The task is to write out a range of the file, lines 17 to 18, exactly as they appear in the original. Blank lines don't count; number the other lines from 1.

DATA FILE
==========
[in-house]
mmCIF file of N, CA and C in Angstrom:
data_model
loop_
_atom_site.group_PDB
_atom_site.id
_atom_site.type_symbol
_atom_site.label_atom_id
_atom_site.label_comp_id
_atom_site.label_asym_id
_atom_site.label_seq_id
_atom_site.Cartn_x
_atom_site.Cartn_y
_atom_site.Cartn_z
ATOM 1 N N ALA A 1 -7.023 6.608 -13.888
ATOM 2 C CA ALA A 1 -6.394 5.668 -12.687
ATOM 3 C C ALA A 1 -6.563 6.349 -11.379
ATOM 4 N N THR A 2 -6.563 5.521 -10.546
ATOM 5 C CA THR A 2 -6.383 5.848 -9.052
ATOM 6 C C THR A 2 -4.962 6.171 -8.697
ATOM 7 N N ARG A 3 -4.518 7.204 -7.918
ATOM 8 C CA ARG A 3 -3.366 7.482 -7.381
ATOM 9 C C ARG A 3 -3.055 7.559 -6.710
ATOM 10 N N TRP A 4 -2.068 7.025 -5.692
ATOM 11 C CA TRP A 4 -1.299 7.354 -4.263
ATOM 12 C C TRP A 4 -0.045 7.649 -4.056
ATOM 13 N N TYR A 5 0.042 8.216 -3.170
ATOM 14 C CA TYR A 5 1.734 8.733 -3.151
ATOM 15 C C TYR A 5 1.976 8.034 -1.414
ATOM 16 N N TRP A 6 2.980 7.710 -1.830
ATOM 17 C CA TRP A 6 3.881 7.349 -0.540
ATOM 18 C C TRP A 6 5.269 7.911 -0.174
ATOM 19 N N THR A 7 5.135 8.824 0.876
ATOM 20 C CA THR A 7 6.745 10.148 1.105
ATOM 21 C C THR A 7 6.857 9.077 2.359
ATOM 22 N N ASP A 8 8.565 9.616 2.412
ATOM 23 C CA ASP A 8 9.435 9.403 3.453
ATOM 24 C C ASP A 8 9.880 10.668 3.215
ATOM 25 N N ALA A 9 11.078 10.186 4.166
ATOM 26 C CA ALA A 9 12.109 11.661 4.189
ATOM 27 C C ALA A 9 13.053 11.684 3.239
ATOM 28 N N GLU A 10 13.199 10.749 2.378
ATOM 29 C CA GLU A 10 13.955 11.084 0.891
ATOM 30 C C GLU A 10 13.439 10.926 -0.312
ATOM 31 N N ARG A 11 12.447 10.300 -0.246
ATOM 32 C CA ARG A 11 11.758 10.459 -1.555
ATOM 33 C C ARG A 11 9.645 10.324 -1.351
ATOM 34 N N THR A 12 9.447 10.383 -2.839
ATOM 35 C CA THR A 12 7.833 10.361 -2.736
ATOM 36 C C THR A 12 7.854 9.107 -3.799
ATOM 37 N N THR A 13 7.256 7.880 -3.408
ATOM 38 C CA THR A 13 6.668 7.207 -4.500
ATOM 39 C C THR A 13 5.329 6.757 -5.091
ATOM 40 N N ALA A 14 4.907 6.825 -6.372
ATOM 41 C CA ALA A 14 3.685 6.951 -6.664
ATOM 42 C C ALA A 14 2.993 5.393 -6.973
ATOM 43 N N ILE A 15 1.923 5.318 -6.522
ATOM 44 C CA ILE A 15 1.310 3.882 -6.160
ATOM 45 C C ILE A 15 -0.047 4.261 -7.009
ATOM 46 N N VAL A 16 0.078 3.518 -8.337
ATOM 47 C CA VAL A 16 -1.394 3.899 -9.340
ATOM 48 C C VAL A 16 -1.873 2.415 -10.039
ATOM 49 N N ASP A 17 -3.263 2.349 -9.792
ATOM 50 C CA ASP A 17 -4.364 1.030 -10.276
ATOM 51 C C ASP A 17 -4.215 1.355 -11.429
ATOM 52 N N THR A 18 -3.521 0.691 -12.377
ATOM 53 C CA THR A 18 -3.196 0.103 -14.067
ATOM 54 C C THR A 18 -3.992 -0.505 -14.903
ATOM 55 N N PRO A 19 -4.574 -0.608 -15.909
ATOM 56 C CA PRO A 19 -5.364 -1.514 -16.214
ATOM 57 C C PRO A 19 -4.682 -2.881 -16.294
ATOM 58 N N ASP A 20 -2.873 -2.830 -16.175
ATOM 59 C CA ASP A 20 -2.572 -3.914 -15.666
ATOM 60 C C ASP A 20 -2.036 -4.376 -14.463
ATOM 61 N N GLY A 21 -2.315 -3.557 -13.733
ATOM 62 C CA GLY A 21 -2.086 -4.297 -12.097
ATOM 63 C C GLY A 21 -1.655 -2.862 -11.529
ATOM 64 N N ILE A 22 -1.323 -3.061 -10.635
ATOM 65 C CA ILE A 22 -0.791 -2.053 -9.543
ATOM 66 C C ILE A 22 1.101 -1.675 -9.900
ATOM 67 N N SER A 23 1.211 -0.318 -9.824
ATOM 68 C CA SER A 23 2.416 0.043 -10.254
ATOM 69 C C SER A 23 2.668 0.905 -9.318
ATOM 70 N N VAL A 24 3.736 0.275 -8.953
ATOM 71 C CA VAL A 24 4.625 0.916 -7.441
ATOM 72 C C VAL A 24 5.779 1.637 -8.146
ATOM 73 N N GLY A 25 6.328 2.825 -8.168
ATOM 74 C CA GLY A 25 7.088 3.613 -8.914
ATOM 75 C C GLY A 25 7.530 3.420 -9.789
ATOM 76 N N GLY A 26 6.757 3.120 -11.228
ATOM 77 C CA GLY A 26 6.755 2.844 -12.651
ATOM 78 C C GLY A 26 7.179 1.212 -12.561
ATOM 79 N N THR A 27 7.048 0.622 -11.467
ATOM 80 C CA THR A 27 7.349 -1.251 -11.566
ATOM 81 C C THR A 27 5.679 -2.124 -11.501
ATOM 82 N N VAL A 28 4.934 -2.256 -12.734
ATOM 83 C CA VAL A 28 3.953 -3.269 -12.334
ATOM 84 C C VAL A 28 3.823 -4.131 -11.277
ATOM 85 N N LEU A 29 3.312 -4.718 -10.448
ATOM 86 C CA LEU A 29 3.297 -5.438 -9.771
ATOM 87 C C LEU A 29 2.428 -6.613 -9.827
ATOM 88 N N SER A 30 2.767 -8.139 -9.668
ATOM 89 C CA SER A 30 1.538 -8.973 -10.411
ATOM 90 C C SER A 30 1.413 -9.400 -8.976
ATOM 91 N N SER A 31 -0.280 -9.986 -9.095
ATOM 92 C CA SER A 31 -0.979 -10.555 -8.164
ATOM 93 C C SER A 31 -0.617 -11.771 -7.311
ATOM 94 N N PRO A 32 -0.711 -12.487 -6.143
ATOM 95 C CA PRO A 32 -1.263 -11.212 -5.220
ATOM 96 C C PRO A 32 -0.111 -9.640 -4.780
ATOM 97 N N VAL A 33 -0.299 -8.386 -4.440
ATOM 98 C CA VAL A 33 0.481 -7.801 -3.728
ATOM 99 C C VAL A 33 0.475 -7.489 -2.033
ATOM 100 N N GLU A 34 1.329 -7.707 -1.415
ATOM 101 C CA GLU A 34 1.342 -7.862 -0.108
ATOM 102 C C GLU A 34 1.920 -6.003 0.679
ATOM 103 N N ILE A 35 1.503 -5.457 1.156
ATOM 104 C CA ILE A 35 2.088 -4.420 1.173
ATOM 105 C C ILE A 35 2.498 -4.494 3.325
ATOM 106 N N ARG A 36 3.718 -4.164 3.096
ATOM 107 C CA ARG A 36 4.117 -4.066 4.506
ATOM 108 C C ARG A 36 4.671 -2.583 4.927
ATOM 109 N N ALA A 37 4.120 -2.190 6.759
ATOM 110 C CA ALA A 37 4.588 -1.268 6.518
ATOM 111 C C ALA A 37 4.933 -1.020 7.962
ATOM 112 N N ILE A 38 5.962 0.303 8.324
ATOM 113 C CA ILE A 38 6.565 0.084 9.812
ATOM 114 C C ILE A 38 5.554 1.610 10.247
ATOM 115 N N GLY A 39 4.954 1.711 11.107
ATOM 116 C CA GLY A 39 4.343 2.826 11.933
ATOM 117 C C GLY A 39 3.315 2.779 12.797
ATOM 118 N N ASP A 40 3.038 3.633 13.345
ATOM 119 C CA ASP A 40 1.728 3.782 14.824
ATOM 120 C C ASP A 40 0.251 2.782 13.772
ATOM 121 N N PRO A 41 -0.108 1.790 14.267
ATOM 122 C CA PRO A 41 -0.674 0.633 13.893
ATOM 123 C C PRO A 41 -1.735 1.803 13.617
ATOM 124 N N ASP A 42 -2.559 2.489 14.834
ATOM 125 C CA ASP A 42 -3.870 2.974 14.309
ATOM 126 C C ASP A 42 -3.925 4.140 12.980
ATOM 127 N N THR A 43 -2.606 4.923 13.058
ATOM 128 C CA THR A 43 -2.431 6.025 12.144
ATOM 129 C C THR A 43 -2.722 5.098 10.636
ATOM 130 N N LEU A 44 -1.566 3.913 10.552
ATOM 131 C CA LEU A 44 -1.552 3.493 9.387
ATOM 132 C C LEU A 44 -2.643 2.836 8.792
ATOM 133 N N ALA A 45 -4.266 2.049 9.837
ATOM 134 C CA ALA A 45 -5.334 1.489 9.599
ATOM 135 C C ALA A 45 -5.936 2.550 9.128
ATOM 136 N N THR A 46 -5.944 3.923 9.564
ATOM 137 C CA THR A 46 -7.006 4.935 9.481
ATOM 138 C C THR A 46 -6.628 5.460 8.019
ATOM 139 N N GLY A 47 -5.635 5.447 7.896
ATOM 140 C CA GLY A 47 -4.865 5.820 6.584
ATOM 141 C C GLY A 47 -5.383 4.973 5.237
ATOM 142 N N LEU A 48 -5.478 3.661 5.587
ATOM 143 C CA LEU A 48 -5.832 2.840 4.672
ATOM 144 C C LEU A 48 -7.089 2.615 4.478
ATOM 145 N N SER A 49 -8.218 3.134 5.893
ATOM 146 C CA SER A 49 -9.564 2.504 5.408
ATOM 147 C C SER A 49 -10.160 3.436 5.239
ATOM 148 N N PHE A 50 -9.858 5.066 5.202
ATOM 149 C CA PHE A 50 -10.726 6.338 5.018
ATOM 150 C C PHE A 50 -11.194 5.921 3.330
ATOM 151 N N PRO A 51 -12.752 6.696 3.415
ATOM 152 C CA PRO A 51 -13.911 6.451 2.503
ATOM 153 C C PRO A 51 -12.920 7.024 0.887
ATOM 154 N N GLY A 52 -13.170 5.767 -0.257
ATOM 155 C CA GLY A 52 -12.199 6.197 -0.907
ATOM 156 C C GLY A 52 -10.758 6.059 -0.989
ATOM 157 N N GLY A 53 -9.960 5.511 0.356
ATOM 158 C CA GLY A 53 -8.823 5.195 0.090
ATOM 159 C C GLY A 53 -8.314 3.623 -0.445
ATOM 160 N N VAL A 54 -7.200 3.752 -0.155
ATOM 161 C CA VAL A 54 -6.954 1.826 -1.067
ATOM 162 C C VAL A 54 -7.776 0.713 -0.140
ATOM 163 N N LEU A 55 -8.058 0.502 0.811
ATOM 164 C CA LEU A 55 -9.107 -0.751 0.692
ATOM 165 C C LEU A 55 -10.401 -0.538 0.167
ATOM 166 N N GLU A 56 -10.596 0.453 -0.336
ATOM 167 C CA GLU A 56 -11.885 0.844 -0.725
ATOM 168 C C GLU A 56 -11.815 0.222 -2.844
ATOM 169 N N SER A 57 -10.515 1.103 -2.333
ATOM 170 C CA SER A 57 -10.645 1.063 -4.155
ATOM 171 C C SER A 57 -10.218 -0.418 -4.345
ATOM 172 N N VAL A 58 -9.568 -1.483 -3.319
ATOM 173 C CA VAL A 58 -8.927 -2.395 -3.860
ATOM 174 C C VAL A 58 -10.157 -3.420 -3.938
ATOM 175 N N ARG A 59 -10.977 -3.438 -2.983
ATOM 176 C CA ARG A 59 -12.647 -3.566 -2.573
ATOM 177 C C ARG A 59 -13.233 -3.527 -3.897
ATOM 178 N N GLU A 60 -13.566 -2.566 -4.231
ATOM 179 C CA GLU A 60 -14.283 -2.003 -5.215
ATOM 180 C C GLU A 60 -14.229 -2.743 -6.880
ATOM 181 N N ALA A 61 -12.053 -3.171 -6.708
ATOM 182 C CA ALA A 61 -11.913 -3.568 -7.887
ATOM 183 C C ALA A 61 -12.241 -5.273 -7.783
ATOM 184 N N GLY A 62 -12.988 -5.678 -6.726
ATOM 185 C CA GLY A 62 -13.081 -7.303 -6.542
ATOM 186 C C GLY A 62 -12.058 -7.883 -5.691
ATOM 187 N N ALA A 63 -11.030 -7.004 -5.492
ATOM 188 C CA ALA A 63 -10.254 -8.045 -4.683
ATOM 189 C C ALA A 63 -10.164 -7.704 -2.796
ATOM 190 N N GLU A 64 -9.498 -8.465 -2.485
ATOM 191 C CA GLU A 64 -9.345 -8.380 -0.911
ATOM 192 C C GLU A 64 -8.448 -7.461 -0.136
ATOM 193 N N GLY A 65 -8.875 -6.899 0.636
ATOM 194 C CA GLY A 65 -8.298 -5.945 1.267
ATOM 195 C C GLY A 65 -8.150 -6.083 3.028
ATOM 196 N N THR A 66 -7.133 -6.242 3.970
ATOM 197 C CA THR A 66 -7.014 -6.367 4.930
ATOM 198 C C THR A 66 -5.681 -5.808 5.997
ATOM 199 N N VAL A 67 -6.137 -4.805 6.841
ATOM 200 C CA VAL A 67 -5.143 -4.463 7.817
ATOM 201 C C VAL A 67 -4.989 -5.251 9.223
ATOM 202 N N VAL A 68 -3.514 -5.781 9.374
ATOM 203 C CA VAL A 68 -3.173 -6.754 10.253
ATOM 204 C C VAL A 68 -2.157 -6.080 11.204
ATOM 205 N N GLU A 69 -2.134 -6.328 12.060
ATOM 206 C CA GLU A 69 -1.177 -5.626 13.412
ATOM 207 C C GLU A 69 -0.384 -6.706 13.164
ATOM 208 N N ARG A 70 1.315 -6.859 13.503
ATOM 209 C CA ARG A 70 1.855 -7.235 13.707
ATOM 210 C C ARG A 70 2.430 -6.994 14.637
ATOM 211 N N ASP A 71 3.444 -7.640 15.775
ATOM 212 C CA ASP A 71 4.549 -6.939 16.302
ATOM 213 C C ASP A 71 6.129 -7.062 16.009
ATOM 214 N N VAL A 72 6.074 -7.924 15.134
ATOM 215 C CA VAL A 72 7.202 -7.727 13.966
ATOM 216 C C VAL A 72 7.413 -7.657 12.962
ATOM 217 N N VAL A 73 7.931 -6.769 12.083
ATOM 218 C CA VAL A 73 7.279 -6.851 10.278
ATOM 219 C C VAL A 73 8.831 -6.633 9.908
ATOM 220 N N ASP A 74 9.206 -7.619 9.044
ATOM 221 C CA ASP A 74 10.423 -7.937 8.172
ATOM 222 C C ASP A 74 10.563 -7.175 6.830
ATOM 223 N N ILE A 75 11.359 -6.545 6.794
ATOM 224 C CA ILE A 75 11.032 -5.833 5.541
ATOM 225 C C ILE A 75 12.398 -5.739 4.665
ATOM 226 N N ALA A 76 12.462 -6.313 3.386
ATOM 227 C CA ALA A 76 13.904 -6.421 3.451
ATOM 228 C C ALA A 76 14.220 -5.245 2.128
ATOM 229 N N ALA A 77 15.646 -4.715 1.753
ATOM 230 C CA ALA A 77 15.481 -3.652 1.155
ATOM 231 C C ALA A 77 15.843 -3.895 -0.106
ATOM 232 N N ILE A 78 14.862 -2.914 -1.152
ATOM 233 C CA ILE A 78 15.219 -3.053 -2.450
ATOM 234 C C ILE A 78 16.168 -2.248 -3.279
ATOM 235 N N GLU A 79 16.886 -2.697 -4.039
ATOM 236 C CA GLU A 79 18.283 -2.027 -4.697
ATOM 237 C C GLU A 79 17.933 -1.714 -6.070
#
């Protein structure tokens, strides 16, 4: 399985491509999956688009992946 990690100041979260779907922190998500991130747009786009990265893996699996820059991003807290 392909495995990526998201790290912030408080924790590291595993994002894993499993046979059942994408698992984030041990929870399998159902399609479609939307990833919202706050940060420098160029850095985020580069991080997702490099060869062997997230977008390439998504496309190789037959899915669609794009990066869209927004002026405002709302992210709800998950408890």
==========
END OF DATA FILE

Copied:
ATOM 3 C C ALA A 1 -6.563 6.349 -11.379
ATOM 4 N N THR A 2 -6.563 5.521 -10.546